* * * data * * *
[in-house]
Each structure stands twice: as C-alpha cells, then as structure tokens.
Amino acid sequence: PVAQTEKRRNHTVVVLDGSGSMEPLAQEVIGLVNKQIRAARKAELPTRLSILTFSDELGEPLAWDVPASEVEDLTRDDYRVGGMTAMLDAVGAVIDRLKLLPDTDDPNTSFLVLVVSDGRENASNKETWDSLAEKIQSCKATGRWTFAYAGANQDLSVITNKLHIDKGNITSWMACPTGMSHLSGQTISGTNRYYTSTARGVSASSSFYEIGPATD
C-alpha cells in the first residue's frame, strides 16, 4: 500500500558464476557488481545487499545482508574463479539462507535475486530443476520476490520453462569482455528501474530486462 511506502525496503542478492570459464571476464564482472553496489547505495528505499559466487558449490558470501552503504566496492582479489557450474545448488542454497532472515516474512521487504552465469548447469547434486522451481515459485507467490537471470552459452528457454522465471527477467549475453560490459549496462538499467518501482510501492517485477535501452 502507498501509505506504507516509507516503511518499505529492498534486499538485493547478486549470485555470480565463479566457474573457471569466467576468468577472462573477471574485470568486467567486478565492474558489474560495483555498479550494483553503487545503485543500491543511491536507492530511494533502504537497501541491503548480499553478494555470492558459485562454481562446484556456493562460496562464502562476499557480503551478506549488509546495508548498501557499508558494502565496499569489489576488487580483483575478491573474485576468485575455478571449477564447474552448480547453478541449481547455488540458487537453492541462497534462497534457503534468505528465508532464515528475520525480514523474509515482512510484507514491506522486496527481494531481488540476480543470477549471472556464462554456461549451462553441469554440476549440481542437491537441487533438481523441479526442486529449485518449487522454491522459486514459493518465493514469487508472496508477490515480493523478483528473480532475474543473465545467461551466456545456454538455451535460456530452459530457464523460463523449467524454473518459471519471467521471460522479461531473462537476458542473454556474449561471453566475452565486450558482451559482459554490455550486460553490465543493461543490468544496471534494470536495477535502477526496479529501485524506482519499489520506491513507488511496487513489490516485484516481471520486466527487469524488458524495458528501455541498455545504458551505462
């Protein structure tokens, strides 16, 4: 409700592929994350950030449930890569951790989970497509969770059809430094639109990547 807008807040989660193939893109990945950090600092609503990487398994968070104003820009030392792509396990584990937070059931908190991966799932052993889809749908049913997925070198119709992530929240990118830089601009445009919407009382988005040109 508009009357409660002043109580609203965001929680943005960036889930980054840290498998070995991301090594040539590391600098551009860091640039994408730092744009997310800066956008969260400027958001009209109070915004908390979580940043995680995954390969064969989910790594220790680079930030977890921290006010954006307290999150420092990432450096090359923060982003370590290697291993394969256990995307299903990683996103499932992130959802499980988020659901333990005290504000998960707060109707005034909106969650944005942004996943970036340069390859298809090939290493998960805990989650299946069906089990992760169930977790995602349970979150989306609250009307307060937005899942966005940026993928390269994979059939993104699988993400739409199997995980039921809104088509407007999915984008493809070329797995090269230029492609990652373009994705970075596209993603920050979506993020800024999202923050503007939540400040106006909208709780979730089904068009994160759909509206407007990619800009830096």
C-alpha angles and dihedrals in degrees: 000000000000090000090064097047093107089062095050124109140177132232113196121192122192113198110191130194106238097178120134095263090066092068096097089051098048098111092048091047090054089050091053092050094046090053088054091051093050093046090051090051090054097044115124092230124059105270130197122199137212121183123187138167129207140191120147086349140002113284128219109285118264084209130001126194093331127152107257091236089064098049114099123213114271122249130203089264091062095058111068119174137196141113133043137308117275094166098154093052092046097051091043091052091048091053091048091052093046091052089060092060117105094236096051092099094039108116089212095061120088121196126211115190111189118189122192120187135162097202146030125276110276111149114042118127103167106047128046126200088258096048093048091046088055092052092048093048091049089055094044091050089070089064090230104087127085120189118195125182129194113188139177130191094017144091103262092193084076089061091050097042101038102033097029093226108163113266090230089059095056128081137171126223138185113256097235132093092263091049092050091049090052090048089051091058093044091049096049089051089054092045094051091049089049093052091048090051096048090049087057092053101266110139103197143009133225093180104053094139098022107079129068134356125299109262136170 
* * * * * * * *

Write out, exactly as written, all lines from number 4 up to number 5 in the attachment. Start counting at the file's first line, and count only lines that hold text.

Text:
C-alpha cells in the first residue's frame, strides 16, 4: 500500500558464476557488481545487499545482508574463479539462507535475486530443476520476490520453462569482455528501474530486462 511506502525496503542478492570459464571476464564482472553496489547505495528505499559466487558449490558470501552503504566496492582479489557450474545448488542454497532472515516474512521487504552465469548447469547434486522451481515459485507467490537471470552459452528457454522465471527477467549475453560490459549496462538499467518501482510501492517485477535501452 502507498501509505506504507516509507516503511518499505529492498534486499538485493547478486549470485555470480565463479566457474573457471569466467576468468577472462573477471574485470568486467567486478565492474558489474560495483555498479550494483553503487545503485543500491543511491536507492530511494533502504537497501541491503548480499553478494555470492558459485562454481562446484556456493562460496562464502562476499557480503551478506549488509546495508548498501557499508558494502565496499569489489576488487580483483575478491573474485576468485575455478571449477564447474552448480547453478541449481547455488540458487537453492541462497534462497534457503534468505528465508532464515528475520525480514523474509515482512510484507514491506522486496527481494531481488540476480543470477549471472556464462554456461549451462553441469554440476549440481542437491537441487533438481523441479526442486529449485518449487522454491522459486514459493518465493514469487508472496508477490515480493523478483528473480532475474543473465545467461551466456545456454538455451535460456530452459530457464523460463523449467524454473518459471519471467521471460522479461531473462537476458542473454556474449561471453566475452565486450558482451559482459554490455550486460553490465543493461543490468544496471534494470536495477535502477526496479529501485524506482519499489520506491513507488511496487513489490516485484516481471520486466527487469524488458524495458528501455541498455545504458551505462
């Protein structure tokens, strides 16, 4: 409700592929994350950030449930890569951790989970497509969770059809430094639109990547 807008807040989660193939893109990945950090600092609503990487398994968070104003820009030392792509396990584990937070059931908190991966799932052993889809749908049913997925070198119709992530929240990118830089601009445009919407009382988005040109 508009009357409660002043109580609203965001929680943005960036889930980054840290498998070995991301090594040539590391600098551009860091640039994408730092744009997310800066956008969260400027958001009209109070915004908390979580940043995680995954390969064969989910790594220790680079930030977890921290006010954006307290999150420092990432450096090359923060982003370590290697291993394969256990995307299903990683996103499932992130959802499980988020659901333990005290504000998960707060109707005034909106969650944005942004996943970036340069390859298809090939290493998960805990989650299946069906089990992760169930977790995602349970979150989306609250009307307060937005899942966005940026993928390269994979059939993104699988993400739409199997995980039921809104088509407007999915984008493809070329797995090269230029492609990652373009994705970075596209993603920050979506993020800024999202923050503007939540400040106006909208709780979730089904068009994160759909509206407007990619800009830096």